That culture has endured in many ways. It lives on in the vibrant network of non-governmental groups and activist organizations many of which sprang from the UG movement, which have elevated the public discourse on such issues as human rights, women’s rights and even the environment.
Which is why there should be more books like “Subversive Lives.” For it helps us better understand our recent past.
Even though telling these stories won’t always be easy.
I myself found that out. At 25, I wrote what I then thought was more or less the complete story of Edgar Jopson, perhaps the best known rebel of the First Quarter Storm who stunned society by joining the UG.
I realized I was wrong. It was an incomplete story, one that painted too flattering a portrait of the UG.
So at 42, 17 years after my first attempt, I tried again with “U.G. An Underground Tale,” published in 2006 by Anvil, also the publisher of “Subversive Lives.”
Some asked why I even bothered to revise the book.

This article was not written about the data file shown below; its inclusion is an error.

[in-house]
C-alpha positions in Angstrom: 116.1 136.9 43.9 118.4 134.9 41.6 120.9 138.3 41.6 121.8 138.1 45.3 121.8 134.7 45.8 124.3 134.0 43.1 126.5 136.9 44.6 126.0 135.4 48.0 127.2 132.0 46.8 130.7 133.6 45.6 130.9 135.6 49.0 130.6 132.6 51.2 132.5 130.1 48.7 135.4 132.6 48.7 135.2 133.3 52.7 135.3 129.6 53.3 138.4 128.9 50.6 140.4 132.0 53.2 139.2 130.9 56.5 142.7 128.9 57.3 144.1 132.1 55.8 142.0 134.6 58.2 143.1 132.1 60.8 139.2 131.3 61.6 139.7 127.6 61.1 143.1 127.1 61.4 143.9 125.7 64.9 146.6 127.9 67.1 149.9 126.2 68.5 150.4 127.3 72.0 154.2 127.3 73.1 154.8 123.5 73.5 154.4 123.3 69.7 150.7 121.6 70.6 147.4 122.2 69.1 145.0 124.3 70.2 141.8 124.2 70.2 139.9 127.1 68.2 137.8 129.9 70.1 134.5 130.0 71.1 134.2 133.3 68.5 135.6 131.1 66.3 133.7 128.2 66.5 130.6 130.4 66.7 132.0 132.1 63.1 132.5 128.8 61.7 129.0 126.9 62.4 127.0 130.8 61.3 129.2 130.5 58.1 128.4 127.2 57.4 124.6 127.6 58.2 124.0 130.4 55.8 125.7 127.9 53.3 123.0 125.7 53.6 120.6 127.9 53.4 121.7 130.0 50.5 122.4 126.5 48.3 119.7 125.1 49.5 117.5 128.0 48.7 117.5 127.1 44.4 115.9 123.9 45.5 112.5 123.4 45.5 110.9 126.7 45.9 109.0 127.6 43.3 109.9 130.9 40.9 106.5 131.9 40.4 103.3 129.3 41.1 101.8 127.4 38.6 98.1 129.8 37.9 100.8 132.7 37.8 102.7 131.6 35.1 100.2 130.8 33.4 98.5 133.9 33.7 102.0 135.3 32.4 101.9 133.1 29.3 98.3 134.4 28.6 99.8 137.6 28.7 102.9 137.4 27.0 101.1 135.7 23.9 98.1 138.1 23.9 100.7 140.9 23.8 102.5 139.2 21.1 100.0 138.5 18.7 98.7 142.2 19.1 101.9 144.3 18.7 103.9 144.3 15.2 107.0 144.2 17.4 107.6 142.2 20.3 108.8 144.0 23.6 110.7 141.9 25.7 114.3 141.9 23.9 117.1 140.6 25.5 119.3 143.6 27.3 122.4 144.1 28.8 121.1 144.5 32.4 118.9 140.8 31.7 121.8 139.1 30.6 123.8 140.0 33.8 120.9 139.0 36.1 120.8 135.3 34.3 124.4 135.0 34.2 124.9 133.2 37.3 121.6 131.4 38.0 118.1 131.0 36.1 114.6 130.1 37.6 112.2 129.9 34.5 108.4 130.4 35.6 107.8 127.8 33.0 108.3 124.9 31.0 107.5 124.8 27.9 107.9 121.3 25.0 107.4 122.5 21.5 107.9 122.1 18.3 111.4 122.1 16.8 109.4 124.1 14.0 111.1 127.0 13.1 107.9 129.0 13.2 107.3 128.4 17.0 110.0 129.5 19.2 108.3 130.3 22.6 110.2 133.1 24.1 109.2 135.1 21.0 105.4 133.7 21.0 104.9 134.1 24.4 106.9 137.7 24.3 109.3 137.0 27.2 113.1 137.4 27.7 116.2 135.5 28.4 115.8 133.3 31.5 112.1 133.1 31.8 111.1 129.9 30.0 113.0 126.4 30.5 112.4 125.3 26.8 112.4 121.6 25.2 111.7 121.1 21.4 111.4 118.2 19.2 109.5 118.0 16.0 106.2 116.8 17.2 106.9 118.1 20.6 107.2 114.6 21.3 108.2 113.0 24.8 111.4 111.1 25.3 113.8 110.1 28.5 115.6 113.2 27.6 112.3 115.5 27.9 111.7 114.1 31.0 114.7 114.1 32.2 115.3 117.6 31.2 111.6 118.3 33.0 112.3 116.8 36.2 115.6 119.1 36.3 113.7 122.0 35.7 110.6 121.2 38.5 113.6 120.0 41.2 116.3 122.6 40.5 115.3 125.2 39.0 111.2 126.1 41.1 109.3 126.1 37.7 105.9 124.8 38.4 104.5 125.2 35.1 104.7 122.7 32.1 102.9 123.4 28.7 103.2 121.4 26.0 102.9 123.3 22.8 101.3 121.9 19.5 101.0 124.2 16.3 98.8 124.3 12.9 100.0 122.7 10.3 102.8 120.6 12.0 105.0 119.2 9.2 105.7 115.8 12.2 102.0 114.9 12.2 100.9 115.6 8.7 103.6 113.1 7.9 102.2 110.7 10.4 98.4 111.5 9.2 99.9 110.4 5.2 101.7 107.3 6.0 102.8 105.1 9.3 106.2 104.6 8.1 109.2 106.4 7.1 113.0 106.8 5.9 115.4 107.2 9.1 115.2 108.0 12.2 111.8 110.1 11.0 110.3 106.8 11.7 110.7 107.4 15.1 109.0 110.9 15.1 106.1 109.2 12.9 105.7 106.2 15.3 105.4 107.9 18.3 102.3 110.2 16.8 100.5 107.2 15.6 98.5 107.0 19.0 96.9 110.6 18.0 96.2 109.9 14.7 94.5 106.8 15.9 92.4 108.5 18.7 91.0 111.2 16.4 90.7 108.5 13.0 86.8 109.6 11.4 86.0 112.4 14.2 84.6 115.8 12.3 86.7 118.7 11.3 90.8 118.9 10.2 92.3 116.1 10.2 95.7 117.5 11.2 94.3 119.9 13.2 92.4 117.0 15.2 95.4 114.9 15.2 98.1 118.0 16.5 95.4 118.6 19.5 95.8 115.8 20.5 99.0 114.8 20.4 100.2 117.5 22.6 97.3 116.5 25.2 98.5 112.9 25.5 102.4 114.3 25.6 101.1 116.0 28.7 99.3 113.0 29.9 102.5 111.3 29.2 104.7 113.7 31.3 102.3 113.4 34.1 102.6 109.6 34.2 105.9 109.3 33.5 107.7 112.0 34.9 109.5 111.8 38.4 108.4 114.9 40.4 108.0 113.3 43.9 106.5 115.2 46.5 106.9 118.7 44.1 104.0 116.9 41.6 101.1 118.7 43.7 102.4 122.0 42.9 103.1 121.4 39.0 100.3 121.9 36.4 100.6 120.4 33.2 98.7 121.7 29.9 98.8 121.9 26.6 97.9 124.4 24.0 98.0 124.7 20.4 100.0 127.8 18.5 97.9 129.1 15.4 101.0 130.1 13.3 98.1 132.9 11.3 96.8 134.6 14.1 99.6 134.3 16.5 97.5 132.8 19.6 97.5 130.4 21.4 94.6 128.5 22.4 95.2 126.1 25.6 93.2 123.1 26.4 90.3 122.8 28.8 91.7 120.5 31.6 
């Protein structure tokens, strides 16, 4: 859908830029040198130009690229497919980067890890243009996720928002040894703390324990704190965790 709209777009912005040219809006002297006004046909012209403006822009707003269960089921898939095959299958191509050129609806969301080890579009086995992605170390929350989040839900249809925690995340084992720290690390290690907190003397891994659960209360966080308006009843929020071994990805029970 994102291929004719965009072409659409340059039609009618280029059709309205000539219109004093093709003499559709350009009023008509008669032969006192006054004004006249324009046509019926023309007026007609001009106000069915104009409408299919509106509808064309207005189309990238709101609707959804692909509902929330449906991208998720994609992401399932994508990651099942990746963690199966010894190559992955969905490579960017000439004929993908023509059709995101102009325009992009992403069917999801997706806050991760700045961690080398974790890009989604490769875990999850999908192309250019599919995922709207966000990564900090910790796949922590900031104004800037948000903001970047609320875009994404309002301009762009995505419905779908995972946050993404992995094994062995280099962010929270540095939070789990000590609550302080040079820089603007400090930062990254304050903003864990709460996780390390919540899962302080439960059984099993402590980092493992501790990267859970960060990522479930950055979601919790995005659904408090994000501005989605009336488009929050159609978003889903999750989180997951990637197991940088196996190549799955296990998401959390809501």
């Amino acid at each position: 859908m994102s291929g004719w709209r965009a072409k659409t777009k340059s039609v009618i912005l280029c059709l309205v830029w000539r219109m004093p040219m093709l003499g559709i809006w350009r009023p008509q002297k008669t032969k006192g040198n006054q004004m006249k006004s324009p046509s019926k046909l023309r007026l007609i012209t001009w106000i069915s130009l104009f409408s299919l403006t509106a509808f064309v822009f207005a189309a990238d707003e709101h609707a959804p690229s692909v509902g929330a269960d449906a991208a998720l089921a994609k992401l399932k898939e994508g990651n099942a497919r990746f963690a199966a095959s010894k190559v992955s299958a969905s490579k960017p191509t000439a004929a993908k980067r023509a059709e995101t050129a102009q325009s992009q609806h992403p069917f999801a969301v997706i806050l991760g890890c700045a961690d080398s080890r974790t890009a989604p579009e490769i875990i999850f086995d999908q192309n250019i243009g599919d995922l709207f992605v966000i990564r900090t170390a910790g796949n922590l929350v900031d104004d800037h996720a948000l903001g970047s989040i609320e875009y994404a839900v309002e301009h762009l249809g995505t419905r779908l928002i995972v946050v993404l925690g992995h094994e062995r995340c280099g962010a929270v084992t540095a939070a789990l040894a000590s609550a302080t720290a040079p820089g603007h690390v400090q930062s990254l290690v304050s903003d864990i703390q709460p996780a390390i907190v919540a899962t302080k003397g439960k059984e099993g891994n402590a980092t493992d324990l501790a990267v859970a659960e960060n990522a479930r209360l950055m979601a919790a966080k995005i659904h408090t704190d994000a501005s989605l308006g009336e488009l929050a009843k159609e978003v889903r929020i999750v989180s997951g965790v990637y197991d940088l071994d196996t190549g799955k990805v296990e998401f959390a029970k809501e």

The reason also speaks to why I think there should be more books like “Subversive Lives.”
These may be painful, heart-wrenching stories. But they should not be abandoned. These stories should not be left to those who would deny their true importance and meaning.
Not the military and forces of tyranny who would want to suppress them. Not the demagogues of the UG left who would distort or sanitize them to suit their narrow political agenda based on a twisted concept of the correct line.
These stories should be uncovered and preserved so young Filipinos can learn from them. So they can understand their need to rebel, to reject the system, to subvert the dominant paradigm, to seek a better society.
Also, so they can understand that they aren’t the only ones who feel that way. That in our past, many other young people also felt a burning desire to change the way things are in Philippine society.
And there are many things they can learn from what they went through.